Working in the helping professions isn’t easy. Doing so during an addiction epidemic is harder still. If hope doesn’t prevail, we cannot continue.
Interventions for addiction fall along a continuum- from health promotion and prevention to treatment and finally, long-term support for recovery.
We’d like to share hope today, and we find it at every stop on the protractor, above.
Hope in Promotion
Public health campaigns have shaped our cultural norms over the years in a powerful way. Remember Click it or Ticket? Almost 90% of Americans claim to always wear a seat belt. After years of ad campaigns and warnings on cigarette packs, only 24% smoke tobacco. We know this wasn’t always the case, and successful health promotions get most of the credit. Our favorite right now is Talk. They Hear You. It not only encourages caregivers to communicate expectations to their kids, it models quick but meaningful conversations among adults.
Hope in Prevention
We know that prevention programs work when done properly- in fact, they save from $11 to $20 in societal costs for every dollar spent. But don’t take our word for it- here’s what 4th graders at Burrowes Elementary in Lancaster learned from our Leadership Day:
“I learned that you are a leader not only when you speak up, but when you listen to others (sic) ideas.”
“Don’t judge people by how they look.”
“Don’t follow bad ideas, be honest about how you feel about them.”
Hope in Treatment
This is the first time in many years that the Lancaster County Drug & Alcohol Commission has not run out of money, mid-fiscal-year, to pay for rehab for addicted individuals who don’t have insurance. And it’s due to grants from state and federal laws. In addition, Governor Wolf has declared addiction a statewide disaster emergency, allowing for, among other things, hospitals to treat addiction without applying for special licensing.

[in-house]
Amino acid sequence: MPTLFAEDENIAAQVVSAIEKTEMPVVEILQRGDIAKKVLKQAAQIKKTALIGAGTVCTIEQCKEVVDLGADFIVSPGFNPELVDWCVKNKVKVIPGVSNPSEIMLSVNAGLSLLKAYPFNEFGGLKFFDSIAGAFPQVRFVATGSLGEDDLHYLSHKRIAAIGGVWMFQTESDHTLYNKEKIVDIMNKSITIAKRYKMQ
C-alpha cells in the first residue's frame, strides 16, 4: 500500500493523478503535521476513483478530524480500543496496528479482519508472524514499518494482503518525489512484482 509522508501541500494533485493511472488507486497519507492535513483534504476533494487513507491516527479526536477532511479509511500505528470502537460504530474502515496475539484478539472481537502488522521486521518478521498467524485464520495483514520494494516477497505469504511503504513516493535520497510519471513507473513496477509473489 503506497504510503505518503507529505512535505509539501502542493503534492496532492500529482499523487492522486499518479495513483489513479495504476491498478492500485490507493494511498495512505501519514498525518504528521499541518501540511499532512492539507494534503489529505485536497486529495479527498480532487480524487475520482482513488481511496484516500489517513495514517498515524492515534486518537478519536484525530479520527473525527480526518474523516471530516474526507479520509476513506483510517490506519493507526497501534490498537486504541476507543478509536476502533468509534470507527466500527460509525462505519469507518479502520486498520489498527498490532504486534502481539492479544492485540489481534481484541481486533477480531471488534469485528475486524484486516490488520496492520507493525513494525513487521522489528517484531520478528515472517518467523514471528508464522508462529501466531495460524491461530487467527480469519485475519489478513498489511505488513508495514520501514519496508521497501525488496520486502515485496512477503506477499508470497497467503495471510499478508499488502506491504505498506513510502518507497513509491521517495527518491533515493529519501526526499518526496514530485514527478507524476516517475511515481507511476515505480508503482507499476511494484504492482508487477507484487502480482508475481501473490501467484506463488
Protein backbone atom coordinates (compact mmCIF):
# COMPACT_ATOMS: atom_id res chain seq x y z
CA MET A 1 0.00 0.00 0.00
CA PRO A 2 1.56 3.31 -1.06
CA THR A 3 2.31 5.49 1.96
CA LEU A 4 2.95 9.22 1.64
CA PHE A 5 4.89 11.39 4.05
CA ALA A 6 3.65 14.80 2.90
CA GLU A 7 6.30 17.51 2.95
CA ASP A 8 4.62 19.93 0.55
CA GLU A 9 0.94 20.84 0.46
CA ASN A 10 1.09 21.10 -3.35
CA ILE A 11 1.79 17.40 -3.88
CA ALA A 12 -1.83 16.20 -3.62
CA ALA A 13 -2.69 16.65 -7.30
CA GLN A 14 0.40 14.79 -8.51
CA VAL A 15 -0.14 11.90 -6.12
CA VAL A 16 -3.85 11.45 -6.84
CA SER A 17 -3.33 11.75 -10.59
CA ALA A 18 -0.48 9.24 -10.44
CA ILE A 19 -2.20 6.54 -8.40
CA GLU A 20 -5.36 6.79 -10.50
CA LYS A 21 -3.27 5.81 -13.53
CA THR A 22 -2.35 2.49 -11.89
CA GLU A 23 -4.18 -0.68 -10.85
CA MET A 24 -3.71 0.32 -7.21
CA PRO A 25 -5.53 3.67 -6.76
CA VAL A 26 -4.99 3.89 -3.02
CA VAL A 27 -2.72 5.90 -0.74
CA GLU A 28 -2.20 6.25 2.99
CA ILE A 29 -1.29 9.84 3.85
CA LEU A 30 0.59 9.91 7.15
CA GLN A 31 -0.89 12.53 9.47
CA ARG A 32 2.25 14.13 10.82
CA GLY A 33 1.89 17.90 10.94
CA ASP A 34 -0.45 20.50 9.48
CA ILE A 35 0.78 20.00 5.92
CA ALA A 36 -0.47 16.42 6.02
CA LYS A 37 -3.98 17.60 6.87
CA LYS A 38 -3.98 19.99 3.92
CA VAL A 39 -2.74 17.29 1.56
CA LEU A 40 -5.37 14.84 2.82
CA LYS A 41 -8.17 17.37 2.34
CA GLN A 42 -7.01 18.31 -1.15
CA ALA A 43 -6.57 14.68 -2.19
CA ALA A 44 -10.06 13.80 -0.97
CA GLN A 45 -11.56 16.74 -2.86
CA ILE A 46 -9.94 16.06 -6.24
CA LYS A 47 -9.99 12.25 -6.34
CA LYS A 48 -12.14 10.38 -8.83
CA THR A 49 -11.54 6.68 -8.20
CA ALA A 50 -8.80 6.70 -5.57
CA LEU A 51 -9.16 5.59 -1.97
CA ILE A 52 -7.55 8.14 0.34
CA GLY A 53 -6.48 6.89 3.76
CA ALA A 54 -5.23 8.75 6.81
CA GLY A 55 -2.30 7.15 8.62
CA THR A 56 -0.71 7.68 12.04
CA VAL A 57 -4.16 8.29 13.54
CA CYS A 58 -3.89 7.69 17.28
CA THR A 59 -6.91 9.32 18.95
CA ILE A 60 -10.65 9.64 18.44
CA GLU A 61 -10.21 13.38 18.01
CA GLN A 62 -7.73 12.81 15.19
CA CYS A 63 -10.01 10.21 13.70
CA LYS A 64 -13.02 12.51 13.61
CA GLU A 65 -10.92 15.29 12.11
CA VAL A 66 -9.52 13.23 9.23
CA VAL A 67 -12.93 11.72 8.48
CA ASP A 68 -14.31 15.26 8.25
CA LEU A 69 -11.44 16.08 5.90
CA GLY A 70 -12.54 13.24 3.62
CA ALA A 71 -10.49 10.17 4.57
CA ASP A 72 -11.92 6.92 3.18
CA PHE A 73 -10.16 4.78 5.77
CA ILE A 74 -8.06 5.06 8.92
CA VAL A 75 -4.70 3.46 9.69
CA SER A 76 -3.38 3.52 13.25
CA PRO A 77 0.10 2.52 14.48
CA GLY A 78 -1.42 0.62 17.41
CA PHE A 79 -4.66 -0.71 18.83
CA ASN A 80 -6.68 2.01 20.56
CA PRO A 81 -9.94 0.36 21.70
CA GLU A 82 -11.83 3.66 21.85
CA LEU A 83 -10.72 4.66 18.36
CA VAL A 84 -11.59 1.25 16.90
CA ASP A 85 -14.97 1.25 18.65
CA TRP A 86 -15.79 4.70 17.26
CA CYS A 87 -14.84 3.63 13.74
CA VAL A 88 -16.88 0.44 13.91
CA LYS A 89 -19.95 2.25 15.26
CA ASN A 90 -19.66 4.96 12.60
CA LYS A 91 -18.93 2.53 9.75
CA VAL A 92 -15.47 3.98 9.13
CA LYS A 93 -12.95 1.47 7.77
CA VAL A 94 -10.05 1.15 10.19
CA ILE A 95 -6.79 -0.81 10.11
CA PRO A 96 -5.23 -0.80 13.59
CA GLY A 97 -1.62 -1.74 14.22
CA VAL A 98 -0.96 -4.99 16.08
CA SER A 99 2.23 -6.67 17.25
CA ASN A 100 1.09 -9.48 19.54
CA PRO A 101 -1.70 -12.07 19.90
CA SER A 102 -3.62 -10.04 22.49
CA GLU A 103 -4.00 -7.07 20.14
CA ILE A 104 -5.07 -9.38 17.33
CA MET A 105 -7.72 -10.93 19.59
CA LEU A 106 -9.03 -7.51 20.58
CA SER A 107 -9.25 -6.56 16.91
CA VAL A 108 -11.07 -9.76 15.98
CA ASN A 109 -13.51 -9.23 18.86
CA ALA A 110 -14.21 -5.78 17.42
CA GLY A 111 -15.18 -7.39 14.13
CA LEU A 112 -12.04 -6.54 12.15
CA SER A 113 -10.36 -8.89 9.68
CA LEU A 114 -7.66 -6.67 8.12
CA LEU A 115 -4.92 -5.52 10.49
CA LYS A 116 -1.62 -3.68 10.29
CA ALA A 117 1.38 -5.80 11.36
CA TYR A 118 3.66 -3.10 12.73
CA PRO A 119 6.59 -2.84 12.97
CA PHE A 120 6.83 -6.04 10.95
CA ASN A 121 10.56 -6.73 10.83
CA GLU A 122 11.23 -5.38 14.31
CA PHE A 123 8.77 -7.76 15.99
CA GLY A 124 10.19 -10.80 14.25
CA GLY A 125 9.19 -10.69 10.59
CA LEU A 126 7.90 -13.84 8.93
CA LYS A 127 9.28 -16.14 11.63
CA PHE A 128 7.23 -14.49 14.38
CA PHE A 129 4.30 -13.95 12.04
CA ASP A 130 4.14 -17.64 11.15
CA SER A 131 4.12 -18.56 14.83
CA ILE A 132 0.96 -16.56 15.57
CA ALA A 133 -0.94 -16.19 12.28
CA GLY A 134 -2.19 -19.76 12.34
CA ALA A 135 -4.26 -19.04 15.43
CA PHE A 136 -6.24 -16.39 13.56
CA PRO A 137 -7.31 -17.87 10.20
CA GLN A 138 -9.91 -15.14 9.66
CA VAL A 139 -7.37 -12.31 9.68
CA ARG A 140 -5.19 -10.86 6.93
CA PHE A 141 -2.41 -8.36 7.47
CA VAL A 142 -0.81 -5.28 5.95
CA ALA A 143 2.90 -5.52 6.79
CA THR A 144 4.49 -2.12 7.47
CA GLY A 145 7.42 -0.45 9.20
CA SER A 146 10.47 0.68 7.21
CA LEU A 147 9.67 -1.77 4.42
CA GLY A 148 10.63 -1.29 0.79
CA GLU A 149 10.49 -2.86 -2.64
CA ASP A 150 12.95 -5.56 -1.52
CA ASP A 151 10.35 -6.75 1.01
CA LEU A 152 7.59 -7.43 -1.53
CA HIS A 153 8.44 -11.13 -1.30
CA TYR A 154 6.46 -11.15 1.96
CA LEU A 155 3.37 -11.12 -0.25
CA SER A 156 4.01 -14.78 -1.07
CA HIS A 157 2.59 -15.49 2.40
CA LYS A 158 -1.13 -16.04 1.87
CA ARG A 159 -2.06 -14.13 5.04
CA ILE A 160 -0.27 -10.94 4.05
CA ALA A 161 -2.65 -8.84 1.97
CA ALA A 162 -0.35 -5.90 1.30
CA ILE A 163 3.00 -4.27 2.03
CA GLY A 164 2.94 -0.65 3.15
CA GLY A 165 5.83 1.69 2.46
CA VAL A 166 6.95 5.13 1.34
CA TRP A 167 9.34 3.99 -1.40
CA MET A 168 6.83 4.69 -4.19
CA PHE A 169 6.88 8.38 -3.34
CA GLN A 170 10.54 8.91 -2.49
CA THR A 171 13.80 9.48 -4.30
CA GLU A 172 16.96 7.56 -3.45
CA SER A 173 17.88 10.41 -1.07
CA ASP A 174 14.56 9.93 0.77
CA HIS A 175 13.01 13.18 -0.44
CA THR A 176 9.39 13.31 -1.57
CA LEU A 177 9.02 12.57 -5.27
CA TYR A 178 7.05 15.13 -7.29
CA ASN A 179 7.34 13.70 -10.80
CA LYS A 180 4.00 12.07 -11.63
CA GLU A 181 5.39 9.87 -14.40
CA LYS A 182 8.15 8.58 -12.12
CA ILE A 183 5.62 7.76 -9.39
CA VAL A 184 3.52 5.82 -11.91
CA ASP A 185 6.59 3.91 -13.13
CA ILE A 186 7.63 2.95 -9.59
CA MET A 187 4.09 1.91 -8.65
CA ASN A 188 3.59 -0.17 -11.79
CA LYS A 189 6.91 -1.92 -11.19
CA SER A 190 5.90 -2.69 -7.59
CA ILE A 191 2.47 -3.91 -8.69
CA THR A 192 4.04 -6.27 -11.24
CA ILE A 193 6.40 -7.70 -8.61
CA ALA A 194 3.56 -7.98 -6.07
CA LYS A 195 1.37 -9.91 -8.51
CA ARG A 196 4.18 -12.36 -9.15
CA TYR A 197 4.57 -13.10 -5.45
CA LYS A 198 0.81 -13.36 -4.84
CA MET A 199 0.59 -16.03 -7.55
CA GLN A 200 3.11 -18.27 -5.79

Hope in Recovery
People in long-term recovery have a unique ability, when trained and supported, to walk beside those in active addiction or early recovery. Pennsylvania offers a Certified Recovery Specialist (CRS) designation to those who train and test for it, and we are beginning to see CRS’s working in the community. A CRS is on call to support those brought to emergency departments after being revived from opioid overdoses, and are beginning to appear in treatment centers and recovery houses. We’re hoping the trend continues, and that these professionals will someday be found in social service offices, HR departments and places of worship–ready to help.